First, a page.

Cole nevertheless stressed that there is room for this additional debt within the county’s previously-calculated debt payments, which are based on a 5-percent interest rate that’s well in excess of anything the bond market is currently offering. He added that, in 2019, a previous board of commissioners earmarked 7.04 cents of an 8-cent property tax hike to pay back the county’s bond debt at the presumed 5-percent rate.
Cole told the commissioners that the proceeds from this tax increase are sufficient to cover any premium that the bond market is likely to bear. He added, however, that the commissioners could limit the size of the markup in order to increase the “cushion” that the two-year-old tax increase would otherwise give them.
In response to Cole’s recommendation, Steve Carter, the vice chairman of Alamance County’s commissioners, asked the county’s staff to calculate the amount that could be trimmed from the county’s property tax rate thanks to Cole’s proposed cushion. In the meantime, other members of the county’s governing board saw a potential advantage to the additional revenue that a premium could generate.
The opportunity to raise more money at the current interest rates seemed particularly appealing to commissioner Bill Lashley, who works as a commodities trader by day.
“Normally, I would not take the premium,” Lashley conceded. “But in the scenario that he’s given, to me, it’s almost incumbent that we do…We’re not going to get a market like this one.”
Lashley went on to suggest that the county issue the remainder of ACC’s bonds next month in order to take full advantage of the existing interest rates. The commissioner’s proposal was tut-tutted by the county’s administrators and their counterparts with the community college, who insisted that their remaining projects are simply not far enough along for state regulators to allow them to be lumped into next month’s bond issue. In particular, Matt Banko, the college’s finance director, noted that ACC has spent a long time haggling over a lease agreement with Martin Marietta Materials that’s necessary to proceed with the bond issue for a proposed $10.4 million training center for the county’s emergency services.
“We’re looking at another year or two before we have signed bids for that project,” Banko went on to inform the commissioners.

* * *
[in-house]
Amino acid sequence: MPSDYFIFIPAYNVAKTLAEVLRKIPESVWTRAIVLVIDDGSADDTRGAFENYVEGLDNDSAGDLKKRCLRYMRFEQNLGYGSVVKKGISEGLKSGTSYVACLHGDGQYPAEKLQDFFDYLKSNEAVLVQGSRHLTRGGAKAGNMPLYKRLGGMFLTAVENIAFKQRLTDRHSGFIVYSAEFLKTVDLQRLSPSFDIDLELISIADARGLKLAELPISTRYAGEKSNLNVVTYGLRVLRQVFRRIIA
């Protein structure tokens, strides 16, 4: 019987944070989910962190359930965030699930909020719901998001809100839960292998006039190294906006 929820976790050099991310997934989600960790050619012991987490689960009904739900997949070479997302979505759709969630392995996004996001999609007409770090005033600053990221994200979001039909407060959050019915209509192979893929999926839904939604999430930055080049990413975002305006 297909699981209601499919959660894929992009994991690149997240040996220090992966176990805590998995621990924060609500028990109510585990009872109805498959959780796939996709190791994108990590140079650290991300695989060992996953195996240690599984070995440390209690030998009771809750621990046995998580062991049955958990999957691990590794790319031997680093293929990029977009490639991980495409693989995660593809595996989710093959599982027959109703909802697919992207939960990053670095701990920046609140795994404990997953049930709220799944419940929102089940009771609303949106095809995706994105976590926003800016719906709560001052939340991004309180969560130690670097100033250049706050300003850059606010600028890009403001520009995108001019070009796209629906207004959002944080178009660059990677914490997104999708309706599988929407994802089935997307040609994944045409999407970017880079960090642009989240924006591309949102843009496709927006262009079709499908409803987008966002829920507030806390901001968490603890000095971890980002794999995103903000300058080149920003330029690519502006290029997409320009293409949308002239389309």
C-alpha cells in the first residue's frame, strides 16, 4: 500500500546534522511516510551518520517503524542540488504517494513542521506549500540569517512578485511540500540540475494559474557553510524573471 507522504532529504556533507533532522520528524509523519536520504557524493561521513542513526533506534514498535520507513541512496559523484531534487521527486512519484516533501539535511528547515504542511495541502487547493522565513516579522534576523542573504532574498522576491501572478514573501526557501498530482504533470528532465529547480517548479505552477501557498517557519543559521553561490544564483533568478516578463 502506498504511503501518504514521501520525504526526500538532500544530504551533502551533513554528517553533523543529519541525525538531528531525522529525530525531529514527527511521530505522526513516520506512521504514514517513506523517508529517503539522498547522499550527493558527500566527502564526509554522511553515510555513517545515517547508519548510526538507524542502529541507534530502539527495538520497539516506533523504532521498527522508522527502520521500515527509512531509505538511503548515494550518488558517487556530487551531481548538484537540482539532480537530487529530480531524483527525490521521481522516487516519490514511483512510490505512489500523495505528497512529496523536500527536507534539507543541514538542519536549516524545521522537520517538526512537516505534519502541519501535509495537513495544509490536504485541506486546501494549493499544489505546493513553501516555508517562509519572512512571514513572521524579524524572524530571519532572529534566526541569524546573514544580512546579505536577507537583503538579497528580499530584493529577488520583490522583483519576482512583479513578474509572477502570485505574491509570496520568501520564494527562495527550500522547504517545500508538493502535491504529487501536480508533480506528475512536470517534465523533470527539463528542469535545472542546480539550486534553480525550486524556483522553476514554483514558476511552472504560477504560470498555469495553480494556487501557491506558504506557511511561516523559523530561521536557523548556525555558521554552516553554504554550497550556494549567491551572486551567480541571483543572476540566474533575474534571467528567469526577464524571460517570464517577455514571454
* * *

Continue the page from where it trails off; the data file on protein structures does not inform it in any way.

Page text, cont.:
The prospect of some additional bond revenue was nevertheless welcomed by both the community college’s higher ups and the top brass at the Alamance-Burlington school system.
ACC’s president Algie Gatewood acknowledged that the college can certainly use the proposed premium for various bond-subsidized projects such as a biotechnology center that slated to be built with the revenue from ACC’s initial $17.5 million bond issue.
“If there is a premium, we could certainly use it for equipping the building,” Gatewood told the commissioners.
Meanwhile, Todd Thorpe, an assistant superintendent with the Alamance-Burlington school system, alluded to a laundry list of maintenance projects that he said could be funded with the premium’s proceeds.
“We do have things that we could possibility talk about spending that money on,” he added, “that would be a great investment for our kids, our teachers, and our school buildings.”
Thorpe went on to assure the commissioners that he has roughly $50 million in “immediate needs” that he offered to pass along to the county’s governing board. The commissioners, for their part, expressed a desire to see some of these pressing maintenance problems themselves and instructed the county manager to schedule a tour of both the school system’s and the community college’s facilities.
Can county borrow more than voters approved? https://alamancenews.com/does-a-bond-premium-exceed-revenue-limits-set-by-area-voters/
See the newspaper’s editorial opinion on the bond possibilities and options: https://alamancenews.com/lower-interest-rates-for-government-bonds-who-should-benefit/